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- Author or Editor: Maria Tomaso-Peterson x
Traditional hollow-tine (HT) aerification programs can cause substantial damage to the putting green surface resulting in prolonged recovery. Despite the growing interest in new and alternative aerification technology, there is a lack of information in the literature comparing new or alternative technology with traditional methods on ultradwarf bermudagrass [Cynodon dactylon (L.) Pers. × C. transvaalensis (Burtt-Davy)] putting greens. Therefore, the objective of this research was to determine the best combination of dry-injection (DI) cultivation technology with modified traditional HT aerification programs to achieve minimal surface disruption without a compromise in soil physical properties. Research was conducted at the Mississippi State University golf course practice putting green from 1 June to 31 Aug. 2014 and 2015. Treatments included two HT sizes (0.6 and 1.3 cm diameter), various DI cultivation frequencies applied with a DryJect 4800, and a noncultivated control. The HT 1.3 cm diameter tine size had 76% greater water infiltration (7.6 cm depth) compared with the DI + HT 0.6 cm diameter tine size treatment. However, DI + HT 0.6 cm diameter tine size had greater water infiltration at the 10.1 cm depth than the noncultivated control. Results suggest a need for an annual HT aerification event due to reduced water infiltration and increased volumetric water content (VWC) in the noncultivated control treatment. It can be concluded that DI would be best used in combination with HT 1.3 or 0.6 cm diameter tine sizes to improve soil physical properties; however, the DI + HT 0.6 cm diameter tine size treatment resulted in minimum surface disruption while still improving soil physical properties compared with the noncultivated control.
Regalia®, a commercial extract of giant knotweed [Fallopia sachalinensis F. Schmidt (synonyms: Reynoutria sachalinensis (F. Schmidt) Nakai, Polygonum sachalinense F. Schmidt, Tiniaria sachalinesis (F. Schmidt) Janch.)], was evaluated for its potential to enhance drought tolerance of container-grown impatiens (Impatiens walleriana Hook. f. ‘Super Elfin XP White’). In two separate experiments, Regalia® was foliar-applied once a week for 4 weeks at four different rates (0, 5, 10, or 15 mL·L−1). In Expt. 1, Regalia® was applied to impatiens grown under three target substrate volumetric water contents (TVWCs): 85%, 55%, or 25%. In Expt. 2, Regalia® was applied to impatiens watered with 1, 3, or 6 days between waterings (DBW). In Expt. 1, root dry weight (RDW) of impatiens receiving applications of Regalia® at the 0.5× rate was greater compared with the 0.0× rate across all TVWCs. Additionally, soluble protein content was greater after Regalia® application at the 0.5×, 1.0×, or 1.5× rates compared with the 0.0× rate for plants grown at 55% TVWC. In Expt. 2, leaf greenness (SPAD) and leaf net photosynthetic rate (Pn) were greater with Regalia® applied at the 0.5× and 1.0× rates compared with the 0.0× rate, respectively. Soluble protein content was greater in impatiens treated with Regalia® at the 1.5× rate and 1 DBW and the 0.5× rate with 3 DBW compared with the 0.0× rate with 1 or 3 DBW. However, there was no indication that impatiens grown under different moisture levels had increased drought tolerance after application of Regalia®.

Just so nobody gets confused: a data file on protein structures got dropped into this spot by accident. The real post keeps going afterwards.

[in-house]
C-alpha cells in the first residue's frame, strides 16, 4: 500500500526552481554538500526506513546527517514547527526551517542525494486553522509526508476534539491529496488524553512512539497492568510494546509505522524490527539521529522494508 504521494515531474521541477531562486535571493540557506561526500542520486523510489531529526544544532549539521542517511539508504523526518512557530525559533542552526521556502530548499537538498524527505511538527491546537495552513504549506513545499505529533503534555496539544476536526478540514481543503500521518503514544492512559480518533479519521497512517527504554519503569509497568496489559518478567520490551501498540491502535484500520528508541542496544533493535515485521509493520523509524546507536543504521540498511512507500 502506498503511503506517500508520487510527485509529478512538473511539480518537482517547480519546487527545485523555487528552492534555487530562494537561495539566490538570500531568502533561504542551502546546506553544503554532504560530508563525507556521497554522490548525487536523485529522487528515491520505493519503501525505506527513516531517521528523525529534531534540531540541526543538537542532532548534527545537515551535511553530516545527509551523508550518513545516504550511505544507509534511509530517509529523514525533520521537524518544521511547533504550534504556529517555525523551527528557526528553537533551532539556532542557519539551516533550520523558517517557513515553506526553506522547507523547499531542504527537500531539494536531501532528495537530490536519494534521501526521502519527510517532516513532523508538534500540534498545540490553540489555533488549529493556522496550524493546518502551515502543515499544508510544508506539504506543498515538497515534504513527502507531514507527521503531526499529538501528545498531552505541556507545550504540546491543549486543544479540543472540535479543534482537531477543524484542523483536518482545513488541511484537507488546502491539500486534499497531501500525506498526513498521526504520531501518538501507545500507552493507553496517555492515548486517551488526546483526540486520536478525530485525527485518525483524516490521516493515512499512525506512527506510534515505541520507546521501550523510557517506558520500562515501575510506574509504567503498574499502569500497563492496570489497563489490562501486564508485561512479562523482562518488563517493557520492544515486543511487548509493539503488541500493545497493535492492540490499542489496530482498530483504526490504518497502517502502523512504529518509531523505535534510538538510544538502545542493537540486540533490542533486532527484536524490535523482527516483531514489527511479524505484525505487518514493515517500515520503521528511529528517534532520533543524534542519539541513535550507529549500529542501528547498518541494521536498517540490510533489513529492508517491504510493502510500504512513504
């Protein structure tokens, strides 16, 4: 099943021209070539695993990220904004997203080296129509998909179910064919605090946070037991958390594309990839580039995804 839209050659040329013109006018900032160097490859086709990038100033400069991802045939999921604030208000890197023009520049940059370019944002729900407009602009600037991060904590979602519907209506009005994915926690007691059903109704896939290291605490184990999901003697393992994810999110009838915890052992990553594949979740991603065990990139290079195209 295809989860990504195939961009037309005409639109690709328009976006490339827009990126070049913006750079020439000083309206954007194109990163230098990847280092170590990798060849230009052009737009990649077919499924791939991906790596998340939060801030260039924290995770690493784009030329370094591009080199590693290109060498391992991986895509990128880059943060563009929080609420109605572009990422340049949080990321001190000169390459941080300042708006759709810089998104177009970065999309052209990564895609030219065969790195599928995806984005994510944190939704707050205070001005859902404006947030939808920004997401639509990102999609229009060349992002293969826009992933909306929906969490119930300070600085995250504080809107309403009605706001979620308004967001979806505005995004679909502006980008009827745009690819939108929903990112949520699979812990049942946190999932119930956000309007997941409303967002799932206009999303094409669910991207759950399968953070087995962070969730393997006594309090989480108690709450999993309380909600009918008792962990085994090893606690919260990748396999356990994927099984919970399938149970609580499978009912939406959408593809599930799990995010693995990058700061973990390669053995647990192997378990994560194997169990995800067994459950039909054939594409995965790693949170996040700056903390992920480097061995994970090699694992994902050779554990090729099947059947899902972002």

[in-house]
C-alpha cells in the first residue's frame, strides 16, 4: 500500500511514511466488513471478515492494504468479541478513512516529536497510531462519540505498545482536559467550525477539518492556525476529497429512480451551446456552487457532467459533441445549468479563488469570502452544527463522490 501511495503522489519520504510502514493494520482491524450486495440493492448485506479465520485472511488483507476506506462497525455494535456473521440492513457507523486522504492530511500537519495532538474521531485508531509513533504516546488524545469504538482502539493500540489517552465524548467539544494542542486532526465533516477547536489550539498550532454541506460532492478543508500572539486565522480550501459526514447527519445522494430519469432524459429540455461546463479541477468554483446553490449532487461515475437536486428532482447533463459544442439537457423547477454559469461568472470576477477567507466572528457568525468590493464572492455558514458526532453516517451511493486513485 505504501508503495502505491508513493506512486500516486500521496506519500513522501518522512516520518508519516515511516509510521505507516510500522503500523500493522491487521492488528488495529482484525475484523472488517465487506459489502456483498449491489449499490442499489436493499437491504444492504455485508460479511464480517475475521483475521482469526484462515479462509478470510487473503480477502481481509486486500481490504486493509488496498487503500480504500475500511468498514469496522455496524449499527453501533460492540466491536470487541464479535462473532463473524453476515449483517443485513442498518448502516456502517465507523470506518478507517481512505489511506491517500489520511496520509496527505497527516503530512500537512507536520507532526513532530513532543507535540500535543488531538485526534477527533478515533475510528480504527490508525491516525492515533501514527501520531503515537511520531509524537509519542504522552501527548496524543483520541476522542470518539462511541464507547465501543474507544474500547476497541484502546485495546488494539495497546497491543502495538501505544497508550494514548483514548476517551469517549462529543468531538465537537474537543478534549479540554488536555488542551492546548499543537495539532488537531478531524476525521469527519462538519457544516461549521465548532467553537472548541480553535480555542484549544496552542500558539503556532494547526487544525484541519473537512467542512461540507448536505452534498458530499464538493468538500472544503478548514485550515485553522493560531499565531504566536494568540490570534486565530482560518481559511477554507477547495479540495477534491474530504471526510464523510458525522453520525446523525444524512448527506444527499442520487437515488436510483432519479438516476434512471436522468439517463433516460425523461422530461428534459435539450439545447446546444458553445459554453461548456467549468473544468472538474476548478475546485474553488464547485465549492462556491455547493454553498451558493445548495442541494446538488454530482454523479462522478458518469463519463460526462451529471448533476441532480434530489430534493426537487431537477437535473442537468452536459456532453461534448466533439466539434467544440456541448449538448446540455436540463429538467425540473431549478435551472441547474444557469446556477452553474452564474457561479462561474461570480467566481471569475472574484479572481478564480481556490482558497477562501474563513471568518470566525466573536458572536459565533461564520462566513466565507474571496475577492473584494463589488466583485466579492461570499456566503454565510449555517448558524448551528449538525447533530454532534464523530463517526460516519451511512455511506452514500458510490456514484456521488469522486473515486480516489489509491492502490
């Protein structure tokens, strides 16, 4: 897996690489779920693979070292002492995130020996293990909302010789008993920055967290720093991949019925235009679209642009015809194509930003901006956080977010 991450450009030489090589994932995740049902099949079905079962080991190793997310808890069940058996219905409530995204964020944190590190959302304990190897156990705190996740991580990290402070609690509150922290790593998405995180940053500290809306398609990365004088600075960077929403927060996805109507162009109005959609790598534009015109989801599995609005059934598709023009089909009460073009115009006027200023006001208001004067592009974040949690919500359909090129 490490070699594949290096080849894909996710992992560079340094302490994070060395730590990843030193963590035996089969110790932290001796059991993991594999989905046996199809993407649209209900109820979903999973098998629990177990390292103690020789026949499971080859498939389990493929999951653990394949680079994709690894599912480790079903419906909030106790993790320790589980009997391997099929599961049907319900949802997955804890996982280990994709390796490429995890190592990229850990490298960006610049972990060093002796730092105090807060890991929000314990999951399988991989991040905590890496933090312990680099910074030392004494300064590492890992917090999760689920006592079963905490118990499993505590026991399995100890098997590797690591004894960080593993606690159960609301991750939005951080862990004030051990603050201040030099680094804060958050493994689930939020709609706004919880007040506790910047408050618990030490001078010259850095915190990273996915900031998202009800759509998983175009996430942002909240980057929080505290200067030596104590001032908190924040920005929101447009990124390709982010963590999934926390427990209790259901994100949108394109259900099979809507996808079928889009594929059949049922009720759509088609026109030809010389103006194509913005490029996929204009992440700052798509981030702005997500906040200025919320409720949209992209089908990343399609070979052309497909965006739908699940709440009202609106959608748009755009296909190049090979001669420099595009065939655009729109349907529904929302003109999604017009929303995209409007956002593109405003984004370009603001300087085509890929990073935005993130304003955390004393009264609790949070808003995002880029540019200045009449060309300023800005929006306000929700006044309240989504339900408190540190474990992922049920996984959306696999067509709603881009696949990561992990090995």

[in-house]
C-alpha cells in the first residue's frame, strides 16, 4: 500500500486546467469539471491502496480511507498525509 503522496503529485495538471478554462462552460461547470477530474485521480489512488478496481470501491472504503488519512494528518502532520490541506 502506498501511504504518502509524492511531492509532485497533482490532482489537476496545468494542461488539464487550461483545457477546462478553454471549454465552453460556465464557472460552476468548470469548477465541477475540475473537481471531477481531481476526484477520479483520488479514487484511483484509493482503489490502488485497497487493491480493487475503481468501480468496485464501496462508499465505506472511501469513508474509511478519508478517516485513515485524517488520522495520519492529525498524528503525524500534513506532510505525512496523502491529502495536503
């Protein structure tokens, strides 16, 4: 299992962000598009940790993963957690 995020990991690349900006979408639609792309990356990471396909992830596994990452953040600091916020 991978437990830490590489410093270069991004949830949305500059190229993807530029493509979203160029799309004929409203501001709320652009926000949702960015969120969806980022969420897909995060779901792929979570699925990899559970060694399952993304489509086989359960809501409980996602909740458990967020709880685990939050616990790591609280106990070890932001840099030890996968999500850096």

Preemergence herbicides generally have a negative effect on hybrid bermudagrass [Cynodon dactylon (L.) Pers. × C. transvaalensis Burtt-Davy] establishment. However, little is known about the effect they have on root architecture and development. Research was conducted to determine the effects of commonly used preemergence herbicides on ‘Latitude 36’ hybrid bermudagrass root architecture and establishment. The experiment was conducted in a climate-controlled greenhouse maintained at 26 °C day/night temperature at Mississippi State University in Starkville, MS, from Apr. 2016 to June 2016 and repeated from July 2016 to Sept. 2016. Hybrid bermudagrass plugs (31.6 cm2) were planted in 126-cm2 pots (1120 cm3) and preemergence herbicide treatments were applied 1 d after planting at the recommended labeled rate for each herbicide. Preemergence herbicide treatments included atrazine, atrazine + S-metolachlor, dithiopyr, flumioxazin, indaziflam, liquid and granular applied oxadiazon, S-metolachlor, pendimethalin, prodiamine, and simazine. Treatments were arranged in a completely randomized design with four replications. Plugs treated with indaziflam and liquid applied oxadiazon failed to achieve 50% hybrid bermudagrass cover by the end of the experiment. Of the remaining herbicide treatments, all herbicides other than granular applied oxadiazon and atrazine increased the number of days required to reach 50% cover (Days50). In addition, all herbicide treatments reduced root mass when harvested 6 weeks after treatment (WAT) relative to the nontreated. By 10 WAT, all treatments reduced root mass in run 1, but during run 2, only prodiamine, pendimethalin, simazine, atrazine + S-metolachlor, liquid applied oxadiazon, and indaziflam reduced dry root mass compared with the nontreated. At 4 WAT, all treatments other than simazine and granular applied oxadiazon reduced root length when compared with the nontreated. By 10 WAT, only dithiopyr, S-metolachlor alone, and indaziflam reduced root length when compared with the nontreated. No differences were detected in the total amounts of nonstarch nonstructural carbohydrates (TNSC) within the roots in either run of the experiment. Results suggest that indaziflam, dithiopyr, and S-metolachlor are not safe on newly established hybrid bermudagrass and should be avoided during establishment. For all other treatments, hybrid bermudagrass roots were able to recover from initial herbicidal injury by 10 WAT; however, future research should evaluate tensile strength of treated sod.